Empathy in leadership – or lack thereof – became a talking point on 9 February when it emerged that KPMG chair Bill Michael had urged staff to “stop moaning” about the effects of Covid-19 on their jobs. (The Guardian, 9 February 2021)
In a staff videocall the previous day – recordings of which soon made their way online – Michael had also gnashed his teeth at employees “playing the victim card” with regards to current working conditions, and had also railed against his own firm’s inclusion efforts, saying: “There is no such thing as unconscious bias. I don’t buy it. Because after every single unconscious bias training that has ever been done, nothing’s ever improved.” (City AM, 11 February 2021)
As shock and confusion reverberated through KPMG’s workforce, Michael issued an apology, saying: “I am sorry for the words I used, which did not reflect what I believe in, and I have apologised to my colleagues. Looking after the wellbeing of our people and creating a culture where everyone can thrive is of critical importance to me and is at the heart of everything we do as a firm.”
However, on 12 February, Michael announced his resignation, with senior elected board member Bina Mehta replacing him as chair.
Michael’s empathy gap sparked a significant amount of commentary, with Gemma McCall – head of bullying-prevention software firm Culture Shift – telling The Guardian: “Leaders really do need to take heed and exceed expectations when it comes to creating safe and supported environments for all employees.” (The Guardian, 12 February 2021)
News of Michael’s blunt and bracing staff call coincided with the Financial Times’s publication of readers’ feedback highlighting a wave of pandemic burnout that has hit the paper’s audience of white-collar professionals. (Financial Times, 8 February 2021)
Based on anecdotal responses from 250 readers around the world, the FT piece laid bare the strain of the past year as employees struggled with their work-life balance – and often with their leaders.
A reader named Julia explained that she had suffered palpitations in the first 2020 lockdown, compounded by worries about her husband being stuck at work overseas.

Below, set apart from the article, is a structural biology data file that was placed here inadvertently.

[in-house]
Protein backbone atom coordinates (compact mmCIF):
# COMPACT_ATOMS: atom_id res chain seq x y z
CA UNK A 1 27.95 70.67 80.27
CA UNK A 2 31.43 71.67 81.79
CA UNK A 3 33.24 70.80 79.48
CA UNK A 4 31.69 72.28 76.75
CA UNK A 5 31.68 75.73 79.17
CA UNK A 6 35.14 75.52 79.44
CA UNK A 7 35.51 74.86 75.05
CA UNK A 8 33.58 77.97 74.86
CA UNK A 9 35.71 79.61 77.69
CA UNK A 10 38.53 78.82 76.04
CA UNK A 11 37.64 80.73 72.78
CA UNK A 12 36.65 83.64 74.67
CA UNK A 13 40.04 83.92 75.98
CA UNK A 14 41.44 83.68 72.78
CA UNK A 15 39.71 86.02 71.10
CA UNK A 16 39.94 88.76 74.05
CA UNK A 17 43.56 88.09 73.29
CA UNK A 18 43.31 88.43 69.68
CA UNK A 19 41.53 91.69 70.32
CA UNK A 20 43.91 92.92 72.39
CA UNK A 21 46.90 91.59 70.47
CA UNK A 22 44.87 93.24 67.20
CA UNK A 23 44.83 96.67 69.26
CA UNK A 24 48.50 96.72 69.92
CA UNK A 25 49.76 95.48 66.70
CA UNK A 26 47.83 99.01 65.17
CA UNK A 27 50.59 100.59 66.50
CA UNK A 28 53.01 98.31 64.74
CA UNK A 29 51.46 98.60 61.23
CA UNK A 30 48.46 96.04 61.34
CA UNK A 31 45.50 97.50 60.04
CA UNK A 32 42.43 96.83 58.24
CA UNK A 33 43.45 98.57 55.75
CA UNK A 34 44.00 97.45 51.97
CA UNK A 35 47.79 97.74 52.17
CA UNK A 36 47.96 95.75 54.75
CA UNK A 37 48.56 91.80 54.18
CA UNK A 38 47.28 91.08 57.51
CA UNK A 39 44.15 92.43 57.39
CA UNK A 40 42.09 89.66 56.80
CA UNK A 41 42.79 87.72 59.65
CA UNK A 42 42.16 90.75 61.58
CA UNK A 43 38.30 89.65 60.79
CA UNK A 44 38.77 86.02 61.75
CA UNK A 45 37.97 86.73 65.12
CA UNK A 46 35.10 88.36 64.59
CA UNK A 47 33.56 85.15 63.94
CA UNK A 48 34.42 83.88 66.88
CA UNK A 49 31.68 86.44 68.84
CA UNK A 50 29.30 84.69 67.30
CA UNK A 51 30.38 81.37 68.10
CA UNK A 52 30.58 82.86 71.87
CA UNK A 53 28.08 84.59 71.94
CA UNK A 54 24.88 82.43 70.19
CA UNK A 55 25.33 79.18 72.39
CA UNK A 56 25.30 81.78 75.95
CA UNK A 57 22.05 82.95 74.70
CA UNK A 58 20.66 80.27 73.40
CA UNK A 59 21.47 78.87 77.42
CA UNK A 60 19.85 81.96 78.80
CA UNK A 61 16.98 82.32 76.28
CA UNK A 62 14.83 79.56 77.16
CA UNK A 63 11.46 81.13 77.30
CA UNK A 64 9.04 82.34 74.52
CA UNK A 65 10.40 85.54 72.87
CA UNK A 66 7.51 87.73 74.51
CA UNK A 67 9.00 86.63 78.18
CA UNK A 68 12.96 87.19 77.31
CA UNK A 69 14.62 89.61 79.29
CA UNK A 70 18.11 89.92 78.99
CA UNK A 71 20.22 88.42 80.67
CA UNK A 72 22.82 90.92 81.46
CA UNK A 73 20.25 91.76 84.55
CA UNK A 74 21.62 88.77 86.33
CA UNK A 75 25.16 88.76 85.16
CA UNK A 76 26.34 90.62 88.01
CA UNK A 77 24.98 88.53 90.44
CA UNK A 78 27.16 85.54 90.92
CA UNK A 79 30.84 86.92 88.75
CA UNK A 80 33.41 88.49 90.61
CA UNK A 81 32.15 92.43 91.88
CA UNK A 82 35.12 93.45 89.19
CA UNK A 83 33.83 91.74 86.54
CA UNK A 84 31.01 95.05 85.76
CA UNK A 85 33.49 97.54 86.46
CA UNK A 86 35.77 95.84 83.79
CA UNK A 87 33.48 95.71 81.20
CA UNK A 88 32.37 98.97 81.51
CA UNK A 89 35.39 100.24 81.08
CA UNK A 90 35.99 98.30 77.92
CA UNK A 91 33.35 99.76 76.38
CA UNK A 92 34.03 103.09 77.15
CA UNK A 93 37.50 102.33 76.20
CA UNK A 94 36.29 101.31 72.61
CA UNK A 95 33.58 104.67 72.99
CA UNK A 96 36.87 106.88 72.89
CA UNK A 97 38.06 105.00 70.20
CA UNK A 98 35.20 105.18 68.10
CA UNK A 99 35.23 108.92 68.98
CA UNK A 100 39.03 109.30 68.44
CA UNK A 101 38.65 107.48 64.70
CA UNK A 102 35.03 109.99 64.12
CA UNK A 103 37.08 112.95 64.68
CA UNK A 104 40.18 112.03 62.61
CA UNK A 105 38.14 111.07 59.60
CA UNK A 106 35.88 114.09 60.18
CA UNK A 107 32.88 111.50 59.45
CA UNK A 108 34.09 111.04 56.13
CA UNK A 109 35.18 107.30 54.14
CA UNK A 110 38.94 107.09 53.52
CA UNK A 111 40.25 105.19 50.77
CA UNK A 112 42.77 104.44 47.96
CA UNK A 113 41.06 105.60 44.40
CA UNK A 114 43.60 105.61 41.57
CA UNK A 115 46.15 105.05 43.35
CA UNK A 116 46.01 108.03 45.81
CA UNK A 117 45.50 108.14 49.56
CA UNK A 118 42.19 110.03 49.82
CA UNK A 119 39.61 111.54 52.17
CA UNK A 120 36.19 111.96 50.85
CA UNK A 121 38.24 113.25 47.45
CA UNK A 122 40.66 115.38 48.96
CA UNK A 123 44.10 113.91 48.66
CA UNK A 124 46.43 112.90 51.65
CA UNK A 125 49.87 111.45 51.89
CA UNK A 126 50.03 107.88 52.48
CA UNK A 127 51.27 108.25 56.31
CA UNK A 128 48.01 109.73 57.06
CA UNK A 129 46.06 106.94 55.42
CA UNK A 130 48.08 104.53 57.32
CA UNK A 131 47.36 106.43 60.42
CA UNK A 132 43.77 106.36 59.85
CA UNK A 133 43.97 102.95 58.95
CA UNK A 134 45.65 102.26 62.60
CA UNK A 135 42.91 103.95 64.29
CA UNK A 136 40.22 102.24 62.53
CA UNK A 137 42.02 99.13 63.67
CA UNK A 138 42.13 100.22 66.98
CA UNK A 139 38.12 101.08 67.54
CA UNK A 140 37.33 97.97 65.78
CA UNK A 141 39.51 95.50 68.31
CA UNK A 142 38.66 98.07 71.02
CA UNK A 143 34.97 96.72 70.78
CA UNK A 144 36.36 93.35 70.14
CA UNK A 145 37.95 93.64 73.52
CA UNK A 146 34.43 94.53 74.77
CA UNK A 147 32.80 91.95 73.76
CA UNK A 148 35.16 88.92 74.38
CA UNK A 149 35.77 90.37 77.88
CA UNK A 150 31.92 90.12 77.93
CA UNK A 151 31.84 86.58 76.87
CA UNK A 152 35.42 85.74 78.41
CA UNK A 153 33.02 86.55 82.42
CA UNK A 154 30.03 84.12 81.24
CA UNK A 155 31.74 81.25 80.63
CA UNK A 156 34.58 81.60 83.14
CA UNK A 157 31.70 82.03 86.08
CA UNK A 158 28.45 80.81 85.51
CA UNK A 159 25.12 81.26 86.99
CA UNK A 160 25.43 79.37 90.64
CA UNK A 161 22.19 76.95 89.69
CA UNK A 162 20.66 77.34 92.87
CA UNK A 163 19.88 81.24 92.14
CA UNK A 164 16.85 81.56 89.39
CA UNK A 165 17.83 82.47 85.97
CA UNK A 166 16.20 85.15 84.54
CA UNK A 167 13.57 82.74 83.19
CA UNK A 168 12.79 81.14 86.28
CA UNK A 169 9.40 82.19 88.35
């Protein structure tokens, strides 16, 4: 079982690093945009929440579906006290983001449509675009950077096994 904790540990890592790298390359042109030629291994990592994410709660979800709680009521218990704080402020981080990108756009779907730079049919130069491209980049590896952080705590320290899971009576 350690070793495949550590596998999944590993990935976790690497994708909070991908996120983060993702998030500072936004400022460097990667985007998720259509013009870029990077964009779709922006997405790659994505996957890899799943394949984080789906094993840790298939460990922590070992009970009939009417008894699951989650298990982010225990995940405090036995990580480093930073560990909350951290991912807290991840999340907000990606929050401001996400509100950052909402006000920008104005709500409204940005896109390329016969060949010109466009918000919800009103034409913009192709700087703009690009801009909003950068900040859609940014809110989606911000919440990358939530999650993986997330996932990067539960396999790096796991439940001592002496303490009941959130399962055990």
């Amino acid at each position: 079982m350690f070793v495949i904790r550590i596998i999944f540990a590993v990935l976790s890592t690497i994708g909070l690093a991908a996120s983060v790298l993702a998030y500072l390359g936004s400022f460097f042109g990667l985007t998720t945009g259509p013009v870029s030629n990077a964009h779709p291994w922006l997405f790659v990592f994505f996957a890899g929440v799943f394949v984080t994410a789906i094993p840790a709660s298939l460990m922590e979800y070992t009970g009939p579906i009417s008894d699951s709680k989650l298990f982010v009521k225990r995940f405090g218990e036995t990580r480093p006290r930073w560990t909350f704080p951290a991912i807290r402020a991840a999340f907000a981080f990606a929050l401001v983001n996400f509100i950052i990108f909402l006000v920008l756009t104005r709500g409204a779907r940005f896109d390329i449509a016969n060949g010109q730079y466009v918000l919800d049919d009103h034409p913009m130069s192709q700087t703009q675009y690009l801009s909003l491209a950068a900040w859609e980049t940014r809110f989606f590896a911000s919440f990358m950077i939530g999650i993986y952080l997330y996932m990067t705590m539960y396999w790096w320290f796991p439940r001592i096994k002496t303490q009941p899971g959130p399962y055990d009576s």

In addition, she wrote, wellbeing resources provided by her employer failed to address her workload: “I received no support in the form of help with projects which were still expected to be completed by strict deadlines and no extra time allowance, which would have been really helpful.”
When Julia herself eventually caught Covid, she had to work throughout her illness – a situation that led her to endure a protracted, two-month recovery.
What should leaders be doing at this time to hone and harness the empathy required for dealing with these painful issues among their staff?
The Institute of Leadership & Management’s head of research, policy and standards Kate Cooper says: “Bill Michael’s comments certainly lacked empathy. He’d been presented with staff who were articulating their concerns – yet immediately vented his own irritation and frustration without any sort of filter. However, to some extent, this is a manifestation of what’s happening to a lot of people.
“KPMG’s staff had expressed their concerns purely in the context of the workplace. But think of the broader factors we’re all facing, such as social isolation, missing family and friends and the restriction of opportunities to recharge our batteries. In light of those issues, we can reasonably conclude that working practices are only partly contributing to people’s lack of resilience, and the low ebb at which they now find themselves.”
She points out: “There are further concerns, too, particularly around home schooling – whether that means monitoring it, or actually having to join in. Elderly parents, who may in some cases live quite far away, also present staff with significant worries. So, family mental health is under enormous pressure. People are coming to work with a lower level of resilience than we would normally expect. As leaders, we have to recognise that and make appropriate allowances. People in senior positions must be very mindful of all the stresses and strains that staff are having to cope with before they even start work.”
Cooper notes: “Adjusting expectations, flexing the working day, extending deadlines – whatever one can do to make people’s working lives a bit more manageable – should be top of any leader’s agenda right now. And that should go right through the organisation: any manager, any leader, however senior, should have someone who is able to support them. And if, at the most senior levels, that means bringing in coaches, for example, the benefits of those resources will filter all the way down the organisation and start a host of useful discussions: ‘What do you need from me in order to do your job properly?’”
She adds: “Telling people off for not coping terribly well, or for not delivering the performance they may have been able to deliver in the absence of current concerns, highlights the defining characteristics of an empathy gap. Ultimately, empathy is about putting yourself in other people’s shoes – and being able to appreciate that their concerns are every bit as real as your own. Bill Michael got that wrong.”
For further insights on the themes raised in this blog, check out the Institute’s resources on the healthy workplace